Walnuts are also great brain food (and actually, kind of look like brains!). In 179 calories, you have 3.8 g of protein, 1.3 g of fibre, and 16 g of fat (93.3 % unsaturated). Walnuts are one your best nut sources of omega-3 and omega-6 fatty acids, and also pack iron, and vitamins E and B6, which support a healthy nervous system.

Peanuts

Peanuts have gotten a really bad rap for being high in fat and salt, but that is mostly because of how peanuts are often processed. Peanuts are most likely to have oil and salt added in the processing stages. The fact that you can get so many types of prepared peanuts (salted, roasted, dry roasted, seasoned), means that you need to watch labels for added fat and salt. Plain, unsalted peanuts come in at158 calories per ounce, with 7.2 g of protein, 1.4 g of fibre, and 13.1 g of fat (85.5% unsaturated). Peanuts also contain iron and zinc, and are one of the most inexpensive nuts to purchase. If cost is a factor for you, then buying peanuts to mix in with other nuts is a great way to save money and retain some variety in your diet.

Those three nuts have the highest protein content by far, as well as the lowest percentage of saturated fat per serving. Pecans also have a fairly low percentage of saturated fat, but the overall fat content is higher (18g) and the protein and fibre contents are quite low. The nuts with the highest percentage of saturated fat are Brazil nuts (25.5%), cashews (20.6%), and macadamia nuts (15.6%), which also have the highest amount of total fat content at 19.7 g.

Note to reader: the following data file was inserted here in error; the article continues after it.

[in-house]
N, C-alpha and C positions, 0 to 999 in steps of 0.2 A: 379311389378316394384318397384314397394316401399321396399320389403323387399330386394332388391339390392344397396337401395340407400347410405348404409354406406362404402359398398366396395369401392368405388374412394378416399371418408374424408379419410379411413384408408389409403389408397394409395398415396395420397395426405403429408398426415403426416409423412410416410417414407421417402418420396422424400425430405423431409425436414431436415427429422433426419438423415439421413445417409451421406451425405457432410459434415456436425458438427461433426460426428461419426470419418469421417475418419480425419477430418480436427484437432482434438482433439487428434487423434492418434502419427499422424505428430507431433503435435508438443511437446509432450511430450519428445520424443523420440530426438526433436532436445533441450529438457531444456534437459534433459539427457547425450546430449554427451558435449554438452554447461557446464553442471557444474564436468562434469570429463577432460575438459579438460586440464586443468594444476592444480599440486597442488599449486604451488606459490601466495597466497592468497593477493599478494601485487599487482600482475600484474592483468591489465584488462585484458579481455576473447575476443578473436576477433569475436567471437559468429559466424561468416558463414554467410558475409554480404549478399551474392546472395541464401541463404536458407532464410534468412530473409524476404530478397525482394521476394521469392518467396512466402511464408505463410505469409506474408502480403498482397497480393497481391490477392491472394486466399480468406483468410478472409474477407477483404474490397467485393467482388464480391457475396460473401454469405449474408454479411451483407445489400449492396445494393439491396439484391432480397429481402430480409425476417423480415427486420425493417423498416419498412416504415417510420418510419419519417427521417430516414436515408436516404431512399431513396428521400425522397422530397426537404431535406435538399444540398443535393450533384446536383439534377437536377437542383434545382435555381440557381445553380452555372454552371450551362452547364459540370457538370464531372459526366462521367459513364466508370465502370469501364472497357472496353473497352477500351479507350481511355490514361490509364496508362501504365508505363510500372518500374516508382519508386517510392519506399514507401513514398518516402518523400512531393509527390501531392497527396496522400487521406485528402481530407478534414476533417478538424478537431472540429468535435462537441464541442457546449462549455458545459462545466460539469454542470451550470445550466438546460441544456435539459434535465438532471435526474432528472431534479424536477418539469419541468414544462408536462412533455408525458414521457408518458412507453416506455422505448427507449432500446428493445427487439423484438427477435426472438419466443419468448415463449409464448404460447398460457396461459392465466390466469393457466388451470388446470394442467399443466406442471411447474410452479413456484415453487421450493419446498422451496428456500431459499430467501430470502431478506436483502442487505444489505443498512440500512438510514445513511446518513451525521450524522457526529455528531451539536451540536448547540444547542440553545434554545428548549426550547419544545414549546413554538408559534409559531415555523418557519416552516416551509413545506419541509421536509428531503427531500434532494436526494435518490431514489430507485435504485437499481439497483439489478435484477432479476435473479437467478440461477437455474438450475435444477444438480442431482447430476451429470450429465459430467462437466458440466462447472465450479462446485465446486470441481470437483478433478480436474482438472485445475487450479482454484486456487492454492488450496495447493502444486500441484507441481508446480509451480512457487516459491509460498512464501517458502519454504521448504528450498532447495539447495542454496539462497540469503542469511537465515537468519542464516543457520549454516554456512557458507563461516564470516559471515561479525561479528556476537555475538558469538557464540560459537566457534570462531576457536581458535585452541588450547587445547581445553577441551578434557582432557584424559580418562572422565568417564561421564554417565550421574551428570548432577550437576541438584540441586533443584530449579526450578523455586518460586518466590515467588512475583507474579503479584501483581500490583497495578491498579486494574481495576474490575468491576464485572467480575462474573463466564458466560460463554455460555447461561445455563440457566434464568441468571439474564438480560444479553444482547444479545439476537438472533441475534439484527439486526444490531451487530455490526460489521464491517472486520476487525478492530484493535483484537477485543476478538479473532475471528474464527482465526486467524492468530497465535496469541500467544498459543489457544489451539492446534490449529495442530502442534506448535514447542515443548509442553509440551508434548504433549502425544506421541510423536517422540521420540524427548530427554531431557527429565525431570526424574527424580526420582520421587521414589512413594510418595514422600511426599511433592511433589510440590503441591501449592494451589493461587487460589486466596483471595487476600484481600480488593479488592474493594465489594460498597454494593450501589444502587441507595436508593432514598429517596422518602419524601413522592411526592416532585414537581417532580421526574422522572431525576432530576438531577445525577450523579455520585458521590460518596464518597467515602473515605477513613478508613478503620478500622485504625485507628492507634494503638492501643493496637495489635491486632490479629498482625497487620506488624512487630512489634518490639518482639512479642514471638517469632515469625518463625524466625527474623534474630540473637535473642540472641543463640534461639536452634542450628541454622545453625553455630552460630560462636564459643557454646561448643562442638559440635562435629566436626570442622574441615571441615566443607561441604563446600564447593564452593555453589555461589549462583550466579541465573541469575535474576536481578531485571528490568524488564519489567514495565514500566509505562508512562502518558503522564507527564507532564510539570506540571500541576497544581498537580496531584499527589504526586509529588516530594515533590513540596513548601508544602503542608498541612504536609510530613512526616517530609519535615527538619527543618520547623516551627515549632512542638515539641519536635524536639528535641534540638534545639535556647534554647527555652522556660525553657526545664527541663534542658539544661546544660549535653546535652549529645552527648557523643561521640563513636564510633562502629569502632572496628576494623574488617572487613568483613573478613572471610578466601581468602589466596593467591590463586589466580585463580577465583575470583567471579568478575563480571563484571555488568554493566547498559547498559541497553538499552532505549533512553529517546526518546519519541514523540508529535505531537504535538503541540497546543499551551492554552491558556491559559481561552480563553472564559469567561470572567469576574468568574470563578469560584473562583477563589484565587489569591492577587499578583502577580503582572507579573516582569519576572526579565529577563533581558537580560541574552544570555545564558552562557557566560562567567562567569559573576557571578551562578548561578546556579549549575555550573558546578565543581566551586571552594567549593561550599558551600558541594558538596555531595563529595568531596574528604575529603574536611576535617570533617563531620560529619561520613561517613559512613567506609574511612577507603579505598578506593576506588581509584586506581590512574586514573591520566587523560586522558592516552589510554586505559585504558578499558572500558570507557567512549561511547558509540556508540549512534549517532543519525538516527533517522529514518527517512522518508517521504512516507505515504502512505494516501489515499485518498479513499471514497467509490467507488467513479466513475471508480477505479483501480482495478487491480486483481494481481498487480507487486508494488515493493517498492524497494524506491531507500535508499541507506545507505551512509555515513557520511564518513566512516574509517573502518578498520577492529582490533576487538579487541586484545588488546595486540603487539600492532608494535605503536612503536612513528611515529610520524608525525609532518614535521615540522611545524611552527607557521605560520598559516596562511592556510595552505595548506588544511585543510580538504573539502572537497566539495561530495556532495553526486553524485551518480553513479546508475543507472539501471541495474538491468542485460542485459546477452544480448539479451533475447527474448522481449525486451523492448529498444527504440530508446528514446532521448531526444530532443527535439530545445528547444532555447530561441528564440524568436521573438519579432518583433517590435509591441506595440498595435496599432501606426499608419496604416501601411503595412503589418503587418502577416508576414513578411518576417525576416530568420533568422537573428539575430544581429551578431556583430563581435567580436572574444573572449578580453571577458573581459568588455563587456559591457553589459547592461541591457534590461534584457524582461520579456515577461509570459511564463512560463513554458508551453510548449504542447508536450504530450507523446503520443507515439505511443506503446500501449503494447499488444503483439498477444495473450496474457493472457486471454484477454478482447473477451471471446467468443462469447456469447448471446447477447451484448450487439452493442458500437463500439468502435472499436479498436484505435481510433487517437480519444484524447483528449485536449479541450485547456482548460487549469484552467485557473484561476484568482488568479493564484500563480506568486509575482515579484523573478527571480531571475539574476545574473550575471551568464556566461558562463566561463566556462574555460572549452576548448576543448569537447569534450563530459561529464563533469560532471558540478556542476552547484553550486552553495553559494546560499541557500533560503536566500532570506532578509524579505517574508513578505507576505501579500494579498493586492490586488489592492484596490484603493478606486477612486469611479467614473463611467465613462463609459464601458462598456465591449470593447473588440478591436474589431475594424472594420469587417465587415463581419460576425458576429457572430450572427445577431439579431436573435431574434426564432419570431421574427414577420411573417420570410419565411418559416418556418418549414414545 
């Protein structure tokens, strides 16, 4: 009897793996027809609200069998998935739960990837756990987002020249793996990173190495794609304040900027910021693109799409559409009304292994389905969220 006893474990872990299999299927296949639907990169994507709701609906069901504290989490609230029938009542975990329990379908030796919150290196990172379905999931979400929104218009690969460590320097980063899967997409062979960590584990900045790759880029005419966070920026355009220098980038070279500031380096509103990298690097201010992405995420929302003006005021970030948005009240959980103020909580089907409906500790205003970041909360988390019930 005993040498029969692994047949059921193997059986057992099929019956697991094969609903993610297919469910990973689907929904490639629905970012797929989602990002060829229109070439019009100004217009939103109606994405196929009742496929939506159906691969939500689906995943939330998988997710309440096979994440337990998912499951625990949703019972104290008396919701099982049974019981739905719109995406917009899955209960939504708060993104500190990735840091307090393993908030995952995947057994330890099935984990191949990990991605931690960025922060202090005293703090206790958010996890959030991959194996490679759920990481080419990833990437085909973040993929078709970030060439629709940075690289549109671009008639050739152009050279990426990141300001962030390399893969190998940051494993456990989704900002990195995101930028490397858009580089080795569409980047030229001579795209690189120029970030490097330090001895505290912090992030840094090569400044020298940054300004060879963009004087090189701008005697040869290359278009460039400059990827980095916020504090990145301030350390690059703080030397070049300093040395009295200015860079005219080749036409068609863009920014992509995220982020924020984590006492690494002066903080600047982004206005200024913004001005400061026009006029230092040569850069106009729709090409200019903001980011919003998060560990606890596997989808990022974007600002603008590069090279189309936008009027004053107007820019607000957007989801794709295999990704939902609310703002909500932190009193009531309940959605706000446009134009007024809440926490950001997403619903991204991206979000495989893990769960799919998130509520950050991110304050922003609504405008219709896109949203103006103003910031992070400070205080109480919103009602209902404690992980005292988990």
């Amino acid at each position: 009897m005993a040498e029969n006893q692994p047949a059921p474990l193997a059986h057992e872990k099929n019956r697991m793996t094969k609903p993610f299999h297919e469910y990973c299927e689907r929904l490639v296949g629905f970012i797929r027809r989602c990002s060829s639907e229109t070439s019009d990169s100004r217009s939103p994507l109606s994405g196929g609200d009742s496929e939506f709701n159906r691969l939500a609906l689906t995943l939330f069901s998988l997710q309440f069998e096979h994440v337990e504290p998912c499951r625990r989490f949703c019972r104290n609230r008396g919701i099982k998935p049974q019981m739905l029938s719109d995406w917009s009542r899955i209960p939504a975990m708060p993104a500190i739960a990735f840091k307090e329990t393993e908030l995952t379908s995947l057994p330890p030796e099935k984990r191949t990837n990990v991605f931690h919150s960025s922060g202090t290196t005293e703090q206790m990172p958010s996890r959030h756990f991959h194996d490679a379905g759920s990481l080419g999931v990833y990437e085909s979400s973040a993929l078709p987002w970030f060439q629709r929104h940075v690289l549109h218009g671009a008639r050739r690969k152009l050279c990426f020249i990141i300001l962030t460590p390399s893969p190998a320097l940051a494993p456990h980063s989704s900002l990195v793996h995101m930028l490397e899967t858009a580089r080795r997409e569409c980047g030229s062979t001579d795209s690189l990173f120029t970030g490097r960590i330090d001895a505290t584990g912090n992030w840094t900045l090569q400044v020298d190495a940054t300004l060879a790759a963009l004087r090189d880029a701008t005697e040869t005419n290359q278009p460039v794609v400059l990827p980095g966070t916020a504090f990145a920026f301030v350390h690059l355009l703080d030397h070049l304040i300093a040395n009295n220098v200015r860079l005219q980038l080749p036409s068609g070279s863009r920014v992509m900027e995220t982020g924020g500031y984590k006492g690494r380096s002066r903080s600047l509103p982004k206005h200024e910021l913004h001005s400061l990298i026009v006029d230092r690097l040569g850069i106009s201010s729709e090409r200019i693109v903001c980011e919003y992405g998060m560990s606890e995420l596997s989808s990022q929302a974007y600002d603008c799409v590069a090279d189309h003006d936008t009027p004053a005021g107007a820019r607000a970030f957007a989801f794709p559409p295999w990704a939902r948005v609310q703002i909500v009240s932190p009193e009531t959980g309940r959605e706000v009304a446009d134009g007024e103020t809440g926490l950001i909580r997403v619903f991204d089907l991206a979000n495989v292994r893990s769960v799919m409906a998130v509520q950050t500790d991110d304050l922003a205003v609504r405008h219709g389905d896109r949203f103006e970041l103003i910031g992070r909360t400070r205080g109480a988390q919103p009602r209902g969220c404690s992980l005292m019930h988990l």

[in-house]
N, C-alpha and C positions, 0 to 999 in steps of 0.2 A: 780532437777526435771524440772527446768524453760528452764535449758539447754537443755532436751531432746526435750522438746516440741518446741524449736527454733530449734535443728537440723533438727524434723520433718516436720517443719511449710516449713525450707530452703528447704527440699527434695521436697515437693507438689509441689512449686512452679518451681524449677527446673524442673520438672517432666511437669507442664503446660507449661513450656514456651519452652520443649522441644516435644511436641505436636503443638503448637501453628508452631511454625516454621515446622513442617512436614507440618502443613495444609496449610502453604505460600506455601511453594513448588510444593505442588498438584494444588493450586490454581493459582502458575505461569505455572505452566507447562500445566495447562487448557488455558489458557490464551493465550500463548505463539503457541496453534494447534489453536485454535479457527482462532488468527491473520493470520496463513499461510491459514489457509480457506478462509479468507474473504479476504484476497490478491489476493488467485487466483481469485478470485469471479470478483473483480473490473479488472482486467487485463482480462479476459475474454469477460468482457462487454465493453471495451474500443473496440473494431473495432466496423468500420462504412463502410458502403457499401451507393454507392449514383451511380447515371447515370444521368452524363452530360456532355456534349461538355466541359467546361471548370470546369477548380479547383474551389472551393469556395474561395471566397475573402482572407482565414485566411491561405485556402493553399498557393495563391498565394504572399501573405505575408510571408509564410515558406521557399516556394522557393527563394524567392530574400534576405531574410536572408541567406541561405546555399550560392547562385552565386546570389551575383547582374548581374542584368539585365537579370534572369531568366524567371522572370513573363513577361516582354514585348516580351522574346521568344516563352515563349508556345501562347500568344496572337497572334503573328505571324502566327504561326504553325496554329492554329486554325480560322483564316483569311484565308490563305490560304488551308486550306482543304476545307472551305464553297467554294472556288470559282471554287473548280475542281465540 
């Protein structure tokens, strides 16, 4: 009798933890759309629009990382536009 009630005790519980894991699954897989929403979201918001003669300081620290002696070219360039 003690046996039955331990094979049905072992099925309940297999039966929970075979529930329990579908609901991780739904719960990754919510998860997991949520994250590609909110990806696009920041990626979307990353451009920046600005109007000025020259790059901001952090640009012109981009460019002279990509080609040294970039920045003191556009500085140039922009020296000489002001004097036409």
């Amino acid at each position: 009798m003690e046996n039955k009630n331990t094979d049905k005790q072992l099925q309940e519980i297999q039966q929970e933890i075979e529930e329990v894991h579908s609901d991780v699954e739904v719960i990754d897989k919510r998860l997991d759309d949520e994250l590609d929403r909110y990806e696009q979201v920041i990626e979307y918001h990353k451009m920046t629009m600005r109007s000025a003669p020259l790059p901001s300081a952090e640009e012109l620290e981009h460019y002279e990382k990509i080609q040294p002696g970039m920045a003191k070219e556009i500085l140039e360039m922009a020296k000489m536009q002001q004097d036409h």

The Seeds

The best seeds are also the most commonly found, luckily!

Sunflower seeds contain 5.48 g of protein per ounce, while pumpkin seeds weigh in at 9.35 g per ounce. Both seeds are also an excellent source of iron, thiamin, riboflavin, phosphorous and potassium. Fat content in both seeds is primarily unsaturated, although the percentage of saturated is a little higher in pumpkin seeds. Both also contain tryptophan, which is an important amino acid that your brain can convert to serotonin, crucial to elevating mood.

Flax seeds are touted as being one of the best seeds for you, as they are one of the best sources of omega-3 fatty acids that you can get outside of fish. Aside from helping to lower bad cholesterol, omega-3 is also believed to help elevate mood. You can find flax seeds in many forms, including oil, seeds, and flour.

Your Diet

There are a few intelligent ways to incorporate nuts and seeds in your diet. You can add an ounce of nuts or seeds to many dishes, including yogurt (it’s a great source of protein first thing in the morning), salads (for extra fibre), cereal, pasta or stir-fries, cooked vegetables, and in breads such as muffins, loafs, or even in cookies (replacing chocolate chips). Because of the high fat and calorie content in nuts, it is even better to use it as a replacement item for something in your diet. A handful of nuts is a great snack because of its incredible nutritional value, but also because it is a good filler—that is to say, just a small portion of nuts before a meal can help fill you up so that you are satisfied with a smaller portion.